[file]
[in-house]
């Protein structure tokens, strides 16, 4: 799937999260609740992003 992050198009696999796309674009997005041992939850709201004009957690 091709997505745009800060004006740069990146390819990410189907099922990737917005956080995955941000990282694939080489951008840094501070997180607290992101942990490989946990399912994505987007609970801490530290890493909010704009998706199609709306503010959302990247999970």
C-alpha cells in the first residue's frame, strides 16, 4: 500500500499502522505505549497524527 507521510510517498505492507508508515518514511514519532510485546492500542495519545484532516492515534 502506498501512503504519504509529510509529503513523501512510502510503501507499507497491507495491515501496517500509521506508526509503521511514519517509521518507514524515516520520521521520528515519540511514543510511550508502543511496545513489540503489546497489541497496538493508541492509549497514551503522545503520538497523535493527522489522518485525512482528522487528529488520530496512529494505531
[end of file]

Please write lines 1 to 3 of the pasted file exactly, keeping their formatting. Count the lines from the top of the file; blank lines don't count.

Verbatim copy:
[in-house]
């Protein structure tokens, strides 16, 4: 799937999260609740992003 992050198009696999796309674009997005041992939850709201004009957690 091709997505745009800060004006740069990146390819990410189907099922990737917005956080995955941000990282694939080489951008840094501070997180607290992101942990490989946990399912994505987007609970801490530290890493909010704009998706199609709306503010959302990247999970």
C-alpha cells in the first residue's frame, strides 16, 4: 500500500499502522505505549497524527 507521510510517498505492507508508515518514511514519532510485546492500542495519545484532516492515534 502506498501512503504519504509529510509529503513523501512510502510503501507499507497491507495491515501496517500509521506508526509503521511514519517509521518507514524515516520520521521520528515519540511514543510511550508502543511496545513489540503489546497489541497496538493508541492509549497514551503522545503520538497523535493527522489522518485525512482528522487528529488520530496512529494505531